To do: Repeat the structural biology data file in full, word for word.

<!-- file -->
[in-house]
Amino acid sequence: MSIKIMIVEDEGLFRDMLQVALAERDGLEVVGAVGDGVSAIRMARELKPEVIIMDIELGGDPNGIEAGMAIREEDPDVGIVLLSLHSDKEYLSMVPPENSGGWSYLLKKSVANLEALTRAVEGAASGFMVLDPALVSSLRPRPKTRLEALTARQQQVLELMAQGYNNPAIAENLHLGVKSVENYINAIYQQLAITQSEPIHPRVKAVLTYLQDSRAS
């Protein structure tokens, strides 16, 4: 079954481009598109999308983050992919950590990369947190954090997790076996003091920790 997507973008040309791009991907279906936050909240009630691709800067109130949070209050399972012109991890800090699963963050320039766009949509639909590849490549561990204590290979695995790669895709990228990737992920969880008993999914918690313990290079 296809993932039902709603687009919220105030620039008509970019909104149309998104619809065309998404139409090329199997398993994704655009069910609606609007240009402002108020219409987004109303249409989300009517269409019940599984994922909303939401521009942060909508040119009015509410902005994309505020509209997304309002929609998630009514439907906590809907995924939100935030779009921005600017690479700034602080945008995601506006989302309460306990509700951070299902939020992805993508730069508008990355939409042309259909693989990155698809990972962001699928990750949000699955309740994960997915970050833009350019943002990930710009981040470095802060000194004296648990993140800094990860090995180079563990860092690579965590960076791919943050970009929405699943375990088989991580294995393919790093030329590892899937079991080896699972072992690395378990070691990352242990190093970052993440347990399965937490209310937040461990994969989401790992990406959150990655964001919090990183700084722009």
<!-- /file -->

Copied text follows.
[in-house]
Amino acid sequence: MSIKIMIVEDEGLFRDMLQVALAERDGLEVVGAVGDGVSAIRMARELKPEVIIMDIELGGDPNGIEAGMAIREEDPDVGIVLLSLHSDKEYLSMVPPENSGGWSYLLKKSVANLEALTRAVEGAASGFMVLDPALVSSLRPRPKTRLEALTARQQQVLELMAQGYNNPAIAENLHLGVKSVENYINAIYQQLAITQSEPIHPRVKAVLTYLQDSRAS
């Protein structure tokens, strides 16, 4: 079954481009598109999308983050992919950590990369947190954090997790076996003091920790 997507973008040309791009991907279906936050909240009630691709800067109130949070209050399972012109991890800090699963963050320039766009949509639909590849490549561990204590290979695995790669895709990228990737992920969880008993999914918690313990290079 296809993932039902709603687009919220105030620039008509970019909104149309998104619809065309998404139409090329199997398993994704655009069910609606609007240009402002108020219409987004109303249409989300009517269409019940599984994922909303939401521009942060909508040119009015509410902005994309505020509209997304309002929609998630009514439907906590809907995924939100935030779009921005600017690479700034602080945008995601506006989302309460306990509700951070299902939020992805993508730069508008990355939409042309259909693989990155698809990972962001699928990750949000699955309740994960997915970050833009350019943002990930710009981040470095802060000194004296648990993140800094990860090995180079563990860092690579965590960076791919943050970009929405699943375990088989991580294995393919790093030329590892899937079991080896699972072992690395378990070691990352242990190093970052993440347990399965937490209310937040461990994969989401790992990406959150990655964001919090990183700084722009």